Hadassah

Attorneys Council Amicus Brief Highlights

Thursday, Oct 8 2015

Through Hadassah's National Center for Attorneys Councils, Hadassah members and associates with a legal background play a vital role in supporting Hadassah's advocacy efforts through the Hadassah Amicus Brief program.

Amicus Brief Highlights

On October 5, the Supreme Court returned to session for the start of a new term. Through Hadassah's National Center for Attorneys Councils, Hadassah members and associates with a legal background play a vital role in supporting Hadassah's advocacy efforts through the Hadassah Amicus Brief program.

Hadassah joins with coalition partners to file amicus curiae ("friend of the court") briefs on issues of importance to Hadassah—influencing cases and strengthening Hadassah's policy positions. This past year, Hadassah signed briefs for numerous significant cases. Read below for the amicus brief highlights from the past year.

2014-2015 Amicus Brief Highlights

The Affordable Care Act

Hadassah joined a coalition amicus brief in King v. Burwell, a case that challenged the Affordable Care Act provision that permits tax credits when health insurance policies are purchased on federal government-created exchanges.

The brief addressed the potential impact of the decision on women. It featured examples of women benefitting from the health care law, focusing on minority women, elderly women, and women on Medicaid. The brief highlighted that a major goal of the Act was to increase women's access to health care, and address the disadvantages and discrimination women confront in obtaining affordable health insurance.

The U.S. Supreme Court upheld the constitutionality of the Act provision, ruling 6-3 that individuals who purchase health insurance on federal government-created exchanges can utilize the Act's tax credits.

Marriage Equality

Hadassah signed on to a coalition amicus brief in Obergefell v. Hodges. Previously, Hadassah had joined numerous amicus briefs in appellate court cases challenging state bans on marriage equality as violations of the Fourteenth Amendment's Equal Protection Clause and the First Amendment's Establishment Clause.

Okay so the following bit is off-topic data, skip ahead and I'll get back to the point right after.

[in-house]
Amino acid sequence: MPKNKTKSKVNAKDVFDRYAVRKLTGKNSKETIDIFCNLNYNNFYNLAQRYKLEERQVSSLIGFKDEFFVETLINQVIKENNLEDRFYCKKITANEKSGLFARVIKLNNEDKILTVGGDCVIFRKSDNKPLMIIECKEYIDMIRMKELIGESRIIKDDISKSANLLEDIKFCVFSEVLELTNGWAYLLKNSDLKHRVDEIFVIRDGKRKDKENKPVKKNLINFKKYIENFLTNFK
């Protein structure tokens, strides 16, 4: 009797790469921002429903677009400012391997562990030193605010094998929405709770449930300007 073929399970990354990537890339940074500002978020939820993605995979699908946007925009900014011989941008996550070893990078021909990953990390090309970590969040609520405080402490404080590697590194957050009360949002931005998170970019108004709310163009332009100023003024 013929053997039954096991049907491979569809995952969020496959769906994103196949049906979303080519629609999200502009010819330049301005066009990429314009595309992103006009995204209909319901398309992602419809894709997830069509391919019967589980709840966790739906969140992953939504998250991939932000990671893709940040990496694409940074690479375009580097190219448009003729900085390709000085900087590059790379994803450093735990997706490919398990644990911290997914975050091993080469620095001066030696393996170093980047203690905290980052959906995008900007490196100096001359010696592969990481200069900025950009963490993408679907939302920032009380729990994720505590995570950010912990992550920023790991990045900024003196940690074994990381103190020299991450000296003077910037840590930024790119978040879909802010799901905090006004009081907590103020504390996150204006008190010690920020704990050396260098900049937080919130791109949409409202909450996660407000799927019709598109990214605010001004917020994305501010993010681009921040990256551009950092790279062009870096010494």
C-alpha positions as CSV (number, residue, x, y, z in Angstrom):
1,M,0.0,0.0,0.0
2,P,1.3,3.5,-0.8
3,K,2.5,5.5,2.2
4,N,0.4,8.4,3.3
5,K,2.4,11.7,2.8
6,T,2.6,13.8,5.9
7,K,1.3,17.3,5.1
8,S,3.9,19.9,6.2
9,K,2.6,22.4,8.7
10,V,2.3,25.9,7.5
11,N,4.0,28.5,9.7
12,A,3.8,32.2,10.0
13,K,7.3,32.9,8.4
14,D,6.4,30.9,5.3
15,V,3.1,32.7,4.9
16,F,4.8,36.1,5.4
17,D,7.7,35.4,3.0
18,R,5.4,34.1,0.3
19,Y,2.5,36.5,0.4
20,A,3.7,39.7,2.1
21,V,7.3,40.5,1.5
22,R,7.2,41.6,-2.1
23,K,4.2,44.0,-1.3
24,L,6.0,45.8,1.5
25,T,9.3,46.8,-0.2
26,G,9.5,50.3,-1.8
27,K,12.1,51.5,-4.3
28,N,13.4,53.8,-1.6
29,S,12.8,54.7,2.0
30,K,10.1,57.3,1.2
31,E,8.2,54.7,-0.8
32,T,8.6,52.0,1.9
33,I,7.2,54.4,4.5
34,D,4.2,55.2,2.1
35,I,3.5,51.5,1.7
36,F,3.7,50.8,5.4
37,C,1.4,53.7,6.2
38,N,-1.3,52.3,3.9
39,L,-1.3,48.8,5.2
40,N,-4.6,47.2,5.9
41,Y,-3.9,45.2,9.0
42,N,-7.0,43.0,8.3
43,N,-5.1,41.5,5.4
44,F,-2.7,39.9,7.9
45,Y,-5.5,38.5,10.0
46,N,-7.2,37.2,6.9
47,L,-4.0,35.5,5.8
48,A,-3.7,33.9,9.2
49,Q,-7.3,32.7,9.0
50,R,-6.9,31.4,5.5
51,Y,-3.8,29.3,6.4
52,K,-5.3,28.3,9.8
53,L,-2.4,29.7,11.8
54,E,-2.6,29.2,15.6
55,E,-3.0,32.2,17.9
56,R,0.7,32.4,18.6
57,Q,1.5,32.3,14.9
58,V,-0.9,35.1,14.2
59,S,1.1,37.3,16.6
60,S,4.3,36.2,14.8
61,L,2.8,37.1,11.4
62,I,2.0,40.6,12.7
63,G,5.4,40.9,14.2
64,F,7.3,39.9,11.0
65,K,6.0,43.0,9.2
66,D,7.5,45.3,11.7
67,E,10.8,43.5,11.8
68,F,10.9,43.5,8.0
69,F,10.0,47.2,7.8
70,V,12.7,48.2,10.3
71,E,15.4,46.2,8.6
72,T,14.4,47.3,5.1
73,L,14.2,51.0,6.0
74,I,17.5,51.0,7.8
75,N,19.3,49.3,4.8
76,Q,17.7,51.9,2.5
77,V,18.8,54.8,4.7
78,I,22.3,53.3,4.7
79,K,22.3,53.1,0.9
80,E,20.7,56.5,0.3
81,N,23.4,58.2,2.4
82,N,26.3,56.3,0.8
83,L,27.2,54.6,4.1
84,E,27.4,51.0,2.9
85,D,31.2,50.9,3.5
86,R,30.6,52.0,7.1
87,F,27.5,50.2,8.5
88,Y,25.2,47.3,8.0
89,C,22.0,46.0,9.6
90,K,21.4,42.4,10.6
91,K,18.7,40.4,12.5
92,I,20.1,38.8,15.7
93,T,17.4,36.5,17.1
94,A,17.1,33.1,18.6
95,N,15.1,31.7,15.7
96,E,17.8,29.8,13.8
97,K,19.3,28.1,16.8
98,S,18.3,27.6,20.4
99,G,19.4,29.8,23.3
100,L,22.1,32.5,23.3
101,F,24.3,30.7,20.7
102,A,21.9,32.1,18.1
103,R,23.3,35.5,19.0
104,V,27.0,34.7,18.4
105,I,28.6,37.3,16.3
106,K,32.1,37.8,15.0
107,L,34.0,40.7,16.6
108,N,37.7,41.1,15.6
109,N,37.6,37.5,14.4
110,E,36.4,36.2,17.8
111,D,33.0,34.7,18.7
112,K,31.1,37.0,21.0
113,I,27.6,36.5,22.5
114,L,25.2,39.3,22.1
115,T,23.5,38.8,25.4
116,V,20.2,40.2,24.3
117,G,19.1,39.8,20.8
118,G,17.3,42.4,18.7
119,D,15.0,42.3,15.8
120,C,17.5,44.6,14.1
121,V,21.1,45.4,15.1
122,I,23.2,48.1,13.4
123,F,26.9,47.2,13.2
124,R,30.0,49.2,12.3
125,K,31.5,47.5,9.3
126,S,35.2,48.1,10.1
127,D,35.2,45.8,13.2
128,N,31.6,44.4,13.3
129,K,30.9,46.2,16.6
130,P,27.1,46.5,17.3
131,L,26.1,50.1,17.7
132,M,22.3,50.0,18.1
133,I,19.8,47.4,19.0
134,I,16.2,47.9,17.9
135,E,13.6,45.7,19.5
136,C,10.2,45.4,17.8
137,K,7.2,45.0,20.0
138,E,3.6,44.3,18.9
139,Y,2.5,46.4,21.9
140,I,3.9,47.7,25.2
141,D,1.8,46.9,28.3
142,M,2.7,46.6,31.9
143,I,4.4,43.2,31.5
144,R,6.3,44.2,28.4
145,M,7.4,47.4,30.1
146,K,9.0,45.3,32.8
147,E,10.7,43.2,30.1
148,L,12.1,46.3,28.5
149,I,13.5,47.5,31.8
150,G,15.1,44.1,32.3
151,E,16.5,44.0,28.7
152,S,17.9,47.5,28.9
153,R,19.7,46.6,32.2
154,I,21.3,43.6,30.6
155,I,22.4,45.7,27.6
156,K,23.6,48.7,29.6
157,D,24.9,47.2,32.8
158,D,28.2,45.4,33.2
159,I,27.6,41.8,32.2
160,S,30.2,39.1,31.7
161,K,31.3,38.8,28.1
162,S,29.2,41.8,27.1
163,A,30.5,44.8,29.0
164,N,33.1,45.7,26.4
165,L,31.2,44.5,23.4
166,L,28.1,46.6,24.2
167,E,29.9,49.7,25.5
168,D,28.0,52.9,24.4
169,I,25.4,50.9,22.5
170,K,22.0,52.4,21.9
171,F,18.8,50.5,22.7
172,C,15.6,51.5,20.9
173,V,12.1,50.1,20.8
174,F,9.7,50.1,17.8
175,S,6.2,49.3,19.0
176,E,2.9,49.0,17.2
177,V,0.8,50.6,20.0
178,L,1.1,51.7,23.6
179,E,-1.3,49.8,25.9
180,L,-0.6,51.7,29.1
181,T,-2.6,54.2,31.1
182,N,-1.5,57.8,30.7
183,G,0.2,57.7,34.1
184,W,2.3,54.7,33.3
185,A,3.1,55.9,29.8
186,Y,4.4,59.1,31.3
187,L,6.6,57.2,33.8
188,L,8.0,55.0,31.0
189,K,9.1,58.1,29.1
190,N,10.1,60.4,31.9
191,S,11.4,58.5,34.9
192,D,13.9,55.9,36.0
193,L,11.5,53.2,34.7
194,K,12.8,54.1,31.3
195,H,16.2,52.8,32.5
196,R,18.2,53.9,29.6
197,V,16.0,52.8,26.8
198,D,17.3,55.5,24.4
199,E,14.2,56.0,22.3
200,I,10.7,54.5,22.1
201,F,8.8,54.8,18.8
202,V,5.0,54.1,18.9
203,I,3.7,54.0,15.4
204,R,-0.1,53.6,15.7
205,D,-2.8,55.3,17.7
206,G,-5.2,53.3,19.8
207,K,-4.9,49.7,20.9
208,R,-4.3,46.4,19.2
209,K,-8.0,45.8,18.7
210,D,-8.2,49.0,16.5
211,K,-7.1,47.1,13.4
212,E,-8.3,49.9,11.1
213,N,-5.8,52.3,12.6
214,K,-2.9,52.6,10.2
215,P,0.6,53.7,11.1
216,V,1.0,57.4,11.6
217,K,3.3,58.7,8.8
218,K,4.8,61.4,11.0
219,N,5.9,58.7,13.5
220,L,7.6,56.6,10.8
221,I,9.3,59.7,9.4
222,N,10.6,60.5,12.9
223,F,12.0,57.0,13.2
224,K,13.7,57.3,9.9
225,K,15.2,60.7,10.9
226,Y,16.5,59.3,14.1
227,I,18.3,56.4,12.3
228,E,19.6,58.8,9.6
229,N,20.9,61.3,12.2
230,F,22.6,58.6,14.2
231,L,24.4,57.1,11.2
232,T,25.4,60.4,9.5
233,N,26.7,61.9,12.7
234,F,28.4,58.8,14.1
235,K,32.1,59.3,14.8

In the landmark decision the U.S. Supreme Court ruled 5-4 that under the Fourteenth Amendment a state must license a marriage between two people of the same sex, and recognize such a marriage if it was lawfully performed and licensed in in another state.

Zionism

Hadassah joined a coalition amicus brief in Zivotofsky v. Kerry, a case regarding the right of American citizens born in Jerusalem to have Israel listed on their American passports and birth certificates as their place of birth. While a 2003 statute instructs the Secretary of State to record Israel as the place of birth, the State Department has denied this request based on the longstanding U.S. government policy concerning the unresolved status of Jerusalem.

In a 6-3 ruling the U.S. Supreme Court decided that since the power to recognize foreign states belongs exclusively to the President, and the Executive branch holds a position not recognizing any nation's sovereignty over Jerusalem, the 2003 statute violates the President's recognition power.

Separation of Church and State

Hadassah signed on to a coalition amicus brief in Steven Trunk, Jewish War Veterans v. the United States. The case involves the constitutionality of a 43-foot-high cross (owned and displayed by the federal government) that is the centerpiece in a memorial dedicated to honor Korean War Veterans on Mt. Soledad in La Jolla, California.

The U.S. Supreme Court sent this case back to the U.S. Circuit Court of Appeals for the Ninth Circuit for rehearing. Hadassah had joined an amicus brief in this case in 2011 when it was previously before the Ninth Circuit and the court ruled that the display violated the Frist Amendment's Establishment Clause since it conveyed an unconstitutional message of government-endorsed religion.

 

 

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